And so we called that “self-verification striving”. And what we found is in the short run there wasn’t much of a difference between those that wanted that and didn’t want that, but in the long run, meaning over the course of the next year, the self-verification strivers did better. They were both rated as more effective by their bosses, and they rated their own work as being more pleasurable, they had greater job satisfaction. And so, I would call that a win. I would say that on average, it doesn’t seem to hurt you, but what it does seem to do is help you find the fit where you’re more likely to find an environment where you can be yourself and kind of let your strengths shine.

Pete Mockaitis

Yeah, that makes sense. I totally buy that, in terms of…

Dan Cable

Can I add one more little bit?

Pete Mockaitis

Let’s do it.

Dan Cable

In a second study, that just published last year, in 2017, we looked specifically at, what if you’re a crappy applicant? [laugh] And we did find that it hurts you. We find that what happens is, for the good applicants it really helps and for the bad applicants it really hurts. And so, it is a matter of being willing to be in it for the long term and say, “I’m not going to just say the happy, nice thing, and that’s going to hurt me in the short term. I’m going to be less likely to get any given job. But over the long term I will find a job and a company where I would have a better fit.”

Pete Mockaitis

Right. Okay, that makes sense.

Dan Cable

So, it’s not quite as happy a story.

Pete Mockaitis

No, if it was like, “You know what? What’s most important to me is that I can watch Netflix as many hours as possible. And that’s who I am.”

Dan Cable

It may take a lot to find that job. And that might be like “Netflix groupie” – there might be that job, and you’ve just got to keep looking for it.

Pete Mockaitis

That’s so good. Okay, and so then I’m also curious, what’s the rough split between self-verification strivers and not, just for funsies?

Dan Cable

One way to think of it is a normal distribution, so that most people are just in the middle. So it’s kind of a boring but true answer. What happens is, plus or minus one standard deviation you have about 70% of the people right there. Now, there are people that are kind of two and a half, three standard deviations out, which means they’re sort of rabid self-verifiers, like they really, really need you to know what they’re all about. And there are other people that just do not care. Again, it’s just sort of like Teflon people: “You can actually say the words for me if you want, just as long as I get the job.” So, I think that most of us are in the middle, but some of us lean toward that authentic self-expression and we have an interest in being who we really are and we don’t really like wearing a mask.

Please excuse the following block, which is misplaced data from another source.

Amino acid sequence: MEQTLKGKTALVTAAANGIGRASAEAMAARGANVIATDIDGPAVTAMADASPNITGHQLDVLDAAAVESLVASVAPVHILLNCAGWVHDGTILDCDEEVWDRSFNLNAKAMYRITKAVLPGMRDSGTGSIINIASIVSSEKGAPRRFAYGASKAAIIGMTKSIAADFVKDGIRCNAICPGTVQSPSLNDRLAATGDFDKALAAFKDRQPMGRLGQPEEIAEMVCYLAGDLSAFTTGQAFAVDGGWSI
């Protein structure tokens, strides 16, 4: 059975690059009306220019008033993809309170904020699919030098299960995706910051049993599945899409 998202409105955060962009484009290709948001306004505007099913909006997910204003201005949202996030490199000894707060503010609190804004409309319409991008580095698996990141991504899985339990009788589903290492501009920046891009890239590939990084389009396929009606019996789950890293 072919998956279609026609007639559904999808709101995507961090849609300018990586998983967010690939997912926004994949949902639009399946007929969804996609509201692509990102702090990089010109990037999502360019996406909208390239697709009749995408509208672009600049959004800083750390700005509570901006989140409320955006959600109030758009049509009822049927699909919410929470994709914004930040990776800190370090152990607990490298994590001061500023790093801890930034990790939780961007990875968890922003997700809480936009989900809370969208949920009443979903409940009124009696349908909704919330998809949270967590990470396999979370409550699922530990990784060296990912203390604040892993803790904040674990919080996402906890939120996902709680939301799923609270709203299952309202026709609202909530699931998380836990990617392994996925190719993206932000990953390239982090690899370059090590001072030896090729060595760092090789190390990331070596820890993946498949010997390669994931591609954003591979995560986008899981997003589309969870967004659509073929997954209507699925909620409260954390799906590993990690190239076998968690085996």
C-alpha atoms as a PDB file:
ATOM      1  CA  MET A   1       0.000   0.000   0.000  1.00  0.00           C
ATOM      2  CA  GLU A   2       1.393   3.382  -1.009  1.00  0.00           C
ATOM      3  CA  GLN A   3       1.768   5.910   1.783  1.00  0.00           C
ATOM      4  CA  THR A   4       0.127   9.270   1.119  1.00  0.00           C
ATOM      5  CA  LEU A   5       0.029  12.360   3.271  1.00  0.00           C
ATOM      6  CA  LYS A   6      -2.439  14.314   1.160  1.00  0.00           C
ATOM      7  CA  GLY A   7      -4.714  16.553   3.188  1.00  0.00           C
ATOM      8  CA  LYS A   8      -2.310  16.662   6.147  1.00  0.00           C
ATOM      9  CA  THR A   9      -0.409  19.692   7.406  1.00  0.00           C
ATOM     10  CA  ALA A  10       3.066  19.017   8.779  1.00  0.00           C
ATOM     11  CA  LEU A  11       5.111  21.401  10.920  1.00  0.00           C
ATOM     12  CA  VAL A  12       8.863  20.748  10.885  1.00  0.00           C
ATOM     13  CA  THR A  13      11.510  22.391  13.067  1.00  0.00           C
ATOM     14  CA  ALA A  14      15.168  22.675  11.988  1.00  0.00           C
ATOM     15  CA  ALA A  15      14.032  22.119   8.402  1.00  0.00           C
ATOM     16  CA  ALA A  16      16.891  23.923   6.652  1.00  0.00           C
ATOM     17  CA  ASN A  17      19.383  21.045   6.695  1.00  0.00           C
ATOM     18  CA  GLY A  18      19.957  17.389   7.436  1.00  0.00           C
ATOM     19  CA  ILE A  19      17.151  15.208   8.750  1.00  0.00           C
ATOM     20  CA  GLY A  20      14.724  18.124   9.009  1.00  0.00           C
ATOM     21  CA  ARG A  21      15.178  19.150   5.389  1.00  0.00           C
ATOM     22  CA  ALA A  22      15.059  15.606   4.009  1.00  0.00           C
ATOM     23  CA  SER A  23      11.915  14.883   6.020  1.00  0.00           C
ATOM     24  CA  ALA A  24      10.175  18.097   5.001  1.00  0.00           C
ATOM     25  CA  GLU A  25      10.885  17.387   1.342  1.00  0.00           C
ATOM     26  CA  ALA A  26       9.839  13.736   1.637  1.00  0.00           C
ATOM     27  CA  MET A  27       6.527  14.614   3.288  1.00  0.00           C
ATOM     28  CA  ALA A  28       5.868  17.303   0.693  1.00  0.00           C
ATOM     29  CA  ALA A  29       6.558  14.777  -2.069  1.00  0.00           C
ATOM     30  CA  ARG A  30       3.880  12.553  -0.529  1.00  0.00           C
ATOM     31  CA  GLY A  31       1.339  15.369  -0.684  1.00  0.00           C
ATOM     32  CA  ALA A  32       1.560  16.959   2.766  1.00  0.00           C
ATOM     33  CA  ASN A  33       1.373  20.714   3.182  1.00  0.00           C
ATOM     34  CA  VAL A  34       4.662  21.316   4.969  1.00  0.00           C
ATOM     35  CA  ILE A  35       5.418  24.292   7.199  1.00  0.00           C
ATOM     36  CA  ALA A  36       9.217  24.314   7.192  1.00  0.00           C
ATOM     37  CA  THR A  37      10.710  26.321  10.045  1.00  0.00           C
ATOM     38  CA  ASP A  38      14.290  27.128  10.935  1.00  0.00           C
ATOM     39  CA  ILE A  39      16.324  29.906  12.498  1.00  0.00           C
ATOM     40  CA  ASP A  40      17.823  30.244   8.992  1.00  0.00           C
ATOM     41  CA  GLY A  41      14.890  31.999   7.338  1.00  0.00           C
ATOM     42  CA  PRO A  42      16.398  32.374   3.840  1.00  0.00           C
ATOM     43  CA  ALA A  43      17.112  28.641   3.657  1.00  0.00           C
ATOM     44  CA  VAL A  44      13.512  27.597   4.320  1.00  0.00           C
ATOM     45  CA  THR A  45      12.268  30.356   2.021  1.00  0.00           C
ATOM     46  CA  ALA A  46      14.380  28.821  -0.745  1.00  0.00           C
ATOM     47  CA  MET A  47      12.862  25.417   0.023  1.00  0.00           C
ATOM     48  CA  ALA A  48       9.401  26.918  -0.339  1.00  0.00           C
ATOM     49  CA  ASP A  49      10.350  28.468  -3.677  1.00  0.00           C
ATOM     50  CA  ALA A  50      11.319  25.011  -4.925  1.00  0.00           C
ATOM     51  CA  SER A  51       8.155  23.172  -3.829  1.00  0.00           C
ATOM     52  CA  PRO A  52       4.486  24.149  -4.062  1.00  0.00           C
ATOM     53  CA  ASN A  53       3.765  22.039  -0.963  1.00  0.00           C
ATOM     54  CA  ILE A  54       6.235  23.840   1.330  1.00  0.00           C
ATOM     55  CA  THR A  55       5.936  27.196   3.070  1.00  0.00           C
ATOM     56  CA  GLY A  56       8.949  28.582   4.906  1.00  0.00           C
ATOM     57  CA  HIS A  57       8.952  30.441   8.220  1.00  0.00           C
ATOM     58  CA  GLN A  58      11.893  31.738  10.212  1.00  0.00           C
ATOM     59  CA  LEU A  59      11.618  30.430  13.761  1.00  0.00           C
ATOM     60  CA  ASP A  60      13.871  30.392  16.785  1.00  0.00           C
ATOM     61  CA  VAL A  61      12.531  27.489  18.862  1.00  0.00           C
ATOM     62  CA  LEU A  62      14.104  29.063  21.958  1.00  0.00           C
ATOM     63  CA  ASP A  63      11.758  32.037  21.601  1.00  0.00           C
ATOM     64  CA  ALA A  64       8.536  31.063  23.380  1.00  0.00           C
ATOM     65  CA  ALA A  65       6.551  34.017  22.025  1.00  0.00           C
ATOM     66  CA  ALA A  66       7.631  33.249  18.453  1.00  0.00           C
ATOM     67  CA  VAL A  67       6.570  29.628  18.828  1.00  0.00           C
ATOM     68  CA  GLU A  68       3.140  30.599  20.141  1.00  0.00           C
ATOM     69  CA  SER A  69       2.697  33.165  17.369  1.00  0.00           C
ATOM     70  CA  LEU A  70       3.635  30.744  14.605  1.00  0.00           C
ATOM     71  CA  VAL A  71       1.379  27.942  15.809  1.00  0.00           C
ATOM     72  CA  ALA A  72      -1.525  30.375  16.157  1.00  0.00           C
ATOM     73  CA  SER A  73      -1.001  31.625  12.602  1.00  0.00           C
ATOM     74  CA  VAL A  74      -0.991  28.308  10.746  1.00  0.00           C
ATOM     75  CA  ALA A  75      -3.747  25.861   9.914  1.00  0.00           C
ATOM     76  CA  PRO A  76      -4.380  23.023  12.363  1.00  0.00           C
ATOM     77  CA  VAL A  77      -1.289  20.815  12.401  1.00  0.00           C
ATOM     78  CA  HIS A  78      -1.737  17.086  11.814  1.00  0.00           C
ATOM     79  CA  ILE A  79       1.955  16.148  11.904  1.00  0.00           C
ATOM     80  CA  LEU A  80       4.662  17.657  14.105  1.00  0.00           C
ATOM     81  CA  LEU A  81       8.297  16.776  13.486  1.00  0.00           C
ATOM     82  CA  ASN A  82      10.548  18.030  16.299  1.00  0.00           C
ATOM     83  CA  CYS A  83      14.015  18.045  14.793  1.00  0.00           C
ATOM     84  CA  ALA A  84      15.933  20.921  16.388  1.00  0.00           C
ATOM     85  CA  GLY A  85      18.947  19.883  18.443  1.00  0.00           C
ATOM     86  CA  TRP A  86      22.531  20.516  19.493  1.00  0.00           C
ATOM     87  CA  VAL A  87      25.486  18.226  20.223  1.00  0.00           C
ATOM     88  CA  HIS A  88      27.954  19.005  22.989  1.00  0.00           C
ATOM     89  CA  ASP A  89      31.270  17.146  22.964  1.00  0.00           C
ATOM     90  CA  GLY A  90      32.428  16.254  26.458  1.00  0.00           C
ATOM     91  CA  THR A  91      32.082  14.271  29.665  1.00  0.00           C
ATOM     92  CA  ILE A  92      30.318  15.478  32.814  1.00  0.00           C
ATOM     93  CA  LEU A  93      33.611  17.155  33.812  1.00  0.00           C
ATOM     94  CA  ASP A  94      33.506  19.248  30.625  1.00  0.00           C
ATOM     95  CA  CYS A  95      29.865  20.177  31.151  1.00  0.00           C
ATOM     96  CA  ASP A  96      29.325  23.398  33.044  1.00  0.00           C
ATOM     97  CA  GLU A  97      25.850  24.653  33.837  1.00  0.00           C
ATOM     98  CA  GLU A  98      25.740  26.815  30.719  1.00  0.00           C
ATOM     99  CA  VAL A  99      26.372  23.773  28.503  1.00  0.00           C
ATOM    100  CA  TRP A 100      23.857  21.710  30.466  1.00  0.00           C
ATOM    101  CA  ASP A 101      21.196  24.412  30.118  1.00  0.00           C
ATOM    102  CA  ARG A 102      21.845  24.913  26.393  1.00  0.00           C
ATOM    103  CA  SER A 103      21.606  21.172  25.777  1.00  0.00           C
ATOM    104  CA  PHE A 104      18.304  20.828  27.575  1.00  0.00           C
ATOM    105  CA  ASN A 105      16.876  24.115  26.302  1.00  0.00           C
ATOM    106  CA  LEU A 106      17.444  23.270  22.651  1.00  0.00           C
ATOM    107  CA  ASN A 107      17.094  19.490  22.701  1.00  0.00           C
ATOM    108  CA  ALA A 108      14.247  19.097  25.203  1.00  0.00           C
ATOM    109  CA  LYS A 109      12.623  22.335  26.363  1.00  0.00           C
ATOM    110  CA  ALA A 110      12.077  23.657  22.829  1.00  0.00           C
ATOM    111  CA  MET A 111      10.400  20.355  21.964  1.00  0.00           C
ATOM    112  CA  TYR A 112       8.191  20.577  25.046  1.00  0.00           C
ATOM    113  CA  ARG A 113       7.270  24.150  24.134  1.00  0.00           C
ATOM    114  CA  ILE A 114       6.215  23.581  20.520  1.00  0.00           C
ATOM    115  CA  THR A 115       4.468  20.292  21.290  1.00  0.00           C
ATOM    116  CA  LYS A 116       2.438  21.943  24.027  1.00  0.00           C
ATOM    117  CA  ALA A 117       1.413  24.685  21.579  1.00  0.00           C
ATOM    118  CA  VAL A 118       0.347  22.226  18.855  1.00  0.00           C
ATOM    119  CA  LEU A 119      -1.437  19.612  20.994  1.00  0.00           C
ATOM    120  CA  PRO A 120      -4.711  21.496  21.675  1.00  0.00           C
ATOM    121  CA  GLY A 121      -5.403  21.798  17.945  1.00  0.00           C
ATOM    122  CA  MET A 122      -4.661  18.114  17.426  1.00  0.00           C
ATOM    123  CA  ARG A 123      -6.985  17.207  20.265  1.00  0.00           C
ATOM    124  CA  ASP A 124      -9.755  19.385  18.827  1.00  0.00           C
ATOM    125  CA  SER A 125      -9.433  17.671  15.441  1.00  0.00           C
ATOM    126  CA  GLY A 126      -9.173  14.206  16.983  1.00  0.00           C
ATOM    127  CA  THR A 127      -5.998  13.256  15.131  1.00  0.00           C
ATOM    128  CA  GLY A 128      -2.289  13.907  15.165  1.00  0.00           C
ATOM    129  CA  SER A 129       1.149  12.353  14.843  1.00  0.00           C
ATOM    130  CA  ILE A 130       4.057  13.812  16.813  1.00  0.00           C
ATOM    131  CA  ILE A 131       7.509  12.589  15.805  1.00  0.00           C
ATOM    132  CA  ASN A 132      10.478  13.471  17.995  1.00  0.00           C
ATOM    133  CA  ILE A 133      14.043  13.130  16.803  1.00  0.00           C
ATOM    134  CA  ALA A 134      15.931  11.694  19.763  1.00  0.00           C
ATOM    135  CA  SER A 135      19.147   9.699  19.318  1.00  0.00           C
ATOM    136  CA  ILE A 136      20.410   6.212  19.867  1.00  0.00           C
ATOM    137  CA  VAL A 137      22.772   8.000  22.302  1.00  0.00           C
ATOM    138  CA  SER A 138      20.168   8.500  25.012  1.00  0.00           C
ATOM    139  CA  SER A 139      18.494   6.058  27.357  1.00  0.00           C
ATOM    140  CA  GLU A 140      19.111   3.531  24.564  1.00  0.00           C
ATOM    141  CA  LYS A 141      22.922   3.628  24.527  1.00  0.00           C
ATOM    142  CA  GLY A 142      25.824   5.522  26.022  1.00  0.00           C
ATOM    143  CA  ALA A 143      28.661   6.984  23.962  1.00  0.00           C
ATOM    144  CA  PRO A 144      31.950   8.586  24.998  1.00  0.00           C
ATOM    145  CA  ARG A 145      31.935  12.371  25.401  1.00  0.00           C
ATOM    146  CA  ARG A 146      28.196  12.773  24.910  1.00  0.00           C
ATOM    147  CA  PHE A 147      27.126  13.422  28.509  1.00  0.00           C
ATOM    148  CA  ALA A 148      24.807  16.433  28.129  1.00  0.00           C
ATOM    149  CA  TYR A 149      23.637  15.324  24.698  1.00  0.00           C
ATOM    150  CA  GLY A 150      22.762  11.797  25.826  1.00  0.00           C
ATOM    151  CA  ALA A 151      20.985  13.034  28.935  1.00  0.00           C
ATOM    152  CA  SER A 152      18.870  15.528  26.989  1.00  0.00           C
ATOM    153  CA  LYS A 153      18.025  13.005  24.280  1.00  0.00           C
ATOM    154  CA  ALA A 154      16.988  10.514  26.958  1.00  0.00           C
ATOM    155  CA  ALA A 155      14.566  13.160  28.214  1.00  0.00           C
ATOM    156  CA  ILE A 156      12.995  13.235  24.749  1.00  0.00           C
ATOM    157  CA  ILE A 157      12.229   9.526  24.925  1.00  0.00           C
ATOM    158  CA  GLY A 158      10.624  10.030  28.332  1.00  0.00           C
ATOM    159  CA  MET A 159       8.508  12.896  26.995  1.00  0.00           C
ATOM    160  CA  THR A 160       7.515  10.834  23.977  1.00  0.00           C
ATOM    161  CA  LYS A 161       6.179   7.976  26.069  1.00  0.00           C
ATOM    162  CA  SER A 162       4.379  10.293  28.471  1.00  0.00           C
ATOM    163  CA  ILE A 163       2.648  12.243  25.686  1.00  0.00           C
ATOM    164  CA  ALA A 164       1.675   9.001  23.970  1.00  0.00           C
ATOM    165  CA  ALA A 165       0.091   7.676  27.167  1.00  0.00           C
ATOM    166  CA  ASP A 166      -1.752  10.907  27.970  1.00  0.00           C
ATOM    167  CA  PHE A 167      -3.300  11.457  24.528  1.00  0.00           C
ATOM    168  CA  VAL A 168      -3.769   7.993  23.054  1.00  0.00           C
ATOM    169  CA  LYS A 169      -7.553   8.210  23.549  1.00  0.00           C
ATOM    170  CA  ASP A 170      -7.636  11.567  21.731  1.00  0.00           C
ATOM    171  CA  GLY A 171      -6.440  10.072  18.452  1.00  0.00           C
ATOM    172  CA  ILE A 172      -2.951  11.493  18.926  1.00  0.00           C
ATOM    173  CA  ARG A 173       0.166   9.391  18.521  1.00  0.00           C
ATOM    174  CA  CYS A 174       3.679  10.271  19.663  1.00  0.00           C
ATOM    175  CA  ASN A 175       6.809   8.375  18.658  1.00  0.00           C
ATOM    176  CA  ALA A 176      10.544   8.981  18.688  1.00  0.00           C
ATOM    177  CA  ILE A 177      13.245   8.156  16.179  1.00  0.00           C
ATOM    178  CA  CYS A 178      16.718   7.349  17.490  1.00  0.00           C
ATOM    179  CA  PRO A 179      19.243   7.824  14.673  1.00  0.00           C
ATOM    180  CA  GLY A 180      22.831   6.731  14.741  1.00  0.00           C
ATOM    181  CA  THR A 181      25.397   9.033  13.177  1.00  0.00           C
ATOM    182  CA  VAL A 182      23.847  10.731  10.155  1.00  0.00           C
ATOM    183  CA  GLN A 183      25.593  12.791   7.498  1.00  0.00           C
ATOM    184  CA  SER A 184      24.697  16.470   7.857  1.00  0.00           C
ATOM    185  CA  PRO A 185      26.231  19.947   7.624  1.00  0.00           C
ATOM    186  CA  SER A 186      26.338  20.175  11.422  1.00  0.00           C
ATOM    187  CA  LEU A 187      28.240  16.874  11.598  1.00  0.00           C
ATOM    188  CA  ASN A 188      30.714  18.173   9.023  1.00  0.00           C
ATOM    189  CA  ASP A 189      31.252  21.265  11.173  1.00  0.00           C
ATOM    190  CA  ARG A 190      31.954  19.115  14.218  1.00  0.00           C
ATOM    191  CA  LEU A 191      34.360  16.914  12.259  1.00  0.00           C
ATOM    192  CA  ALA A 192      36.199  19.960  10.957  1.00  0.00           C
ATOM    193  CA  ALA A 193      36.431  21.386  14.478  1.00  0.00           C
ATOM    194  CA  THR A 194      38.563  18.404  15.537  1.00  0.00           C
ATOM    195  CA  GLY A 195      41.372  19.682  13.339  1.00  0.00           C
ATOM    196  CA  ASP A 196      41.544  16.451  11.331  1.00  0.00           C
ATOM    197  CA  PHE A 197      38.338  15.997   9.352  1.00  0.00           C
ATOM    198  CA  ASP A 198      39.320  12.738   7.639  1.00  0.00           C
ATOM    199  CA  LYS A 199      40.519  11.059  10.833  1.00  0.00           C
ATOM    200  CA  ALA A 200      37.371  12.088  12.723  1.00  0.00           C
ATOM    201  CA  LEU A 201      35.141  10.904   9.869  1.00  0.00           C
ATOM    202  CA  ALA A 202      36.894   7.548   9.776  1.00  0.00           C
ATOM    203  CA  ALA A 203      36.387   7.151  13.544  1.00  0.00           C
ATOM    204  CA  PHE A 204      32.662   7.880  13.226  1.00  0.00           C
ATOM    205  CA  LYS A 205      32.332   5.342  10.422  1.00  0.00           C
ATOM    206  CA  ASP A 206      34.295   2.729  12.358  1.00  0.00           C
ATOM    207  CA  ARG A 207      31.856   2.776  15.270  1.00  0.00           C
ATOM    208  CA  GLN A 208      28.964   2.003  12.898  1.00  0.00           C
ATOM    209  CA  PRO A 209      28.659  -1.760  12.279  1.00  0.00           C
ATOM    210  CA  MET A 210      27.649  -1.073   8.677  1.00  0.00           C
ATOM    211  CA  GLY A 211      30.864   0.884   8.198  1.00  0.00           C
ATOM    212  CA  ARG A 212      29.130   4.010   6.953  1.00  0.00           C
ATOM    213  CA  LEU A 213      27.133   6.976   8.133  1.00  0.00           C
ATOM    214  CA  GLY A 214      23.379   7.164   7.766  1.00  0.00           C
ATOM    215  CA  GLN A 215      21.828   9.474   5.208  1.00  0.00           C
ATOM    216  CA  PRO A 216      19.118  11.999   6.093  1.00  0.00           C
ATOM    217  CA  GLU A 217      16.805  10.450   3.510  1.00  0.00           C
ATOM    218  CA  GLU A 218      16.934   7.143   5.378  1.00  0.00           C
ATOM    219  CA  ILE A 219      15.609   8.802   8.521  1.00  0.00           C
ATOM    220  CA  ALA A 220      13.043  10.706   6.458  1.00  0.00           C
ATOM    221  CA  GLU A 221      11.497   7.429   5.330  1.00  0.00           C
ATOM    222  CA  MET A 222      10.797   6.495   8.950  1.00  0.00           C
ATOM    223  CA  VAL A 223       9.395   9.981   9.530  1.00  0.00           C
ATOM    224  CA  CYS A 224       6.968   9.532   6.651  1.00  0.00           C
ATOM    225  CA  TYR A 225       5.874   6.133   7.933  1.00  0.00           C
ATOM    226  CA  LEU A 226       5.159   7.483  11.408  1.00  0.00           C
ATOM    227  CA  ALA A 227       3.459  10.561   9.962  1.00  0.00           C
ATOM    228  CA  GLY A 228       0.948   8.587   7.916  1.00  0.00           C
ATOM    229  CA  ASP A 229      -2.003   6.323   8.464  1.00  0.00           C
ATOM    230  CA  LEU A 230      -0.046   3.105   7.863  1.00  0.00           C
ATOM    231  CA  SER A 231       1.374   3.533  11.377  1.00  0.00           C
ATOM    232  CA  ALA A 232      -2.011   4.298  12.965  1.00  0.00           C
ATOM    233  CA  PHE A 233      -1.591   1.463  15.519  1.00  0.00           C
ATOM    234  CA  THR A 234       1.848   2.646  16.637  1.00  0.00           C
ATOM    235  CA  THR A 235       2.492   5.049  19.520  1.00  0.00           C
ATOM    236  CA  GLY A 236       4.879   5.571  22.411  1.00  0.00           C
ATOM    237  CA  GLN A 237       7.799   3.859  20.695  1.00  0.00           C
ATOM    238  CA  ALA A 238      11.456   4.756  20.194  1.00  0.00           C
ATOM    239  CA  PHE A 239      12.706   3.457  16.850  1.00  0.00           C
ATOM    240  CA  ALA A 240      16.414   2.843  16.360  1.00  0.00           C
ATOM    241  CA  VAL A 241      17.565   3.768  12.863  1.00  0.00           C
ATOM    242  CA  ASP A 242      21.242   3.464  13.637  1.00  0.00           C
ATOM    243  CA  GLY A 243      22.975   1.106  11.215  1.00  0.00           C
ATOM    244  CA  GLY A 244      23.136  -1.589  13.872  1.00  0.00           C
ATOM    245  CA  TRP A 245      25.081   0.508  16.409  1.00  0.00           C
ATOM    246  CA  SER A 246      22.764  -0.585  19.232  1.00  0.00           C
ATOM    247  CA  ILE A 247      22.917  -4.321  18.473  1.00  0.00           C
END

Pete Mockaitis

Right, I hear you. I hear that. So now let’s dig a little bit into your book, Alive at Work. What’s the big idea here?

Dan Cable

Okay. I think that the coolest thing is that all this disengagement that seems prevalent, not only in the United States but all around the world… And when I say disengagement is prevalent, I mean the numbers look like 70%. In some surveys the Gallup Institute will go out and they’ll measure a 1.5 million people, they’ll measure 100 different organizations, they’ll go to 63 different countries, and it looks like about 70% of the people are disengaged from work.
If I had to summarize that quickly, it means that work is somewhere that they go to shut off. It’s almost like, I call it “the commute to the weekend”. You sort of get in there and you become this thing that really isn’t you. And we know also that about 18% of people are actively disengaged, meaning that they’re actually repulsed by what they do all day. They are almost disgusted by their work.

Pete Mockaitis

Now, Dan, I feel like you’re one of the few people I can ask this question. Alright. So, Gallup – do they not have a bit of what you might call “a vested interest”, since they’re providing consultation and assessment and solutions to addressing engagement problems, in having the disengagement numbers look bad?
I’m not imputing their integrity or anything, but I guess in a way it’s a bit of a judgement call, like … survey assessment, what is the threshold by which I’m going to make a call that that is a disengaged person? And I’ve tried to find what the formula is – I think it may be proprietary – in terms of what responses on what questions trigger engaged or disengaged. But maybe could you give us the bird’s eye view? Do other data sources seem to confirm that this is the ballpark of the state of play right now with engagement?

Dan Cable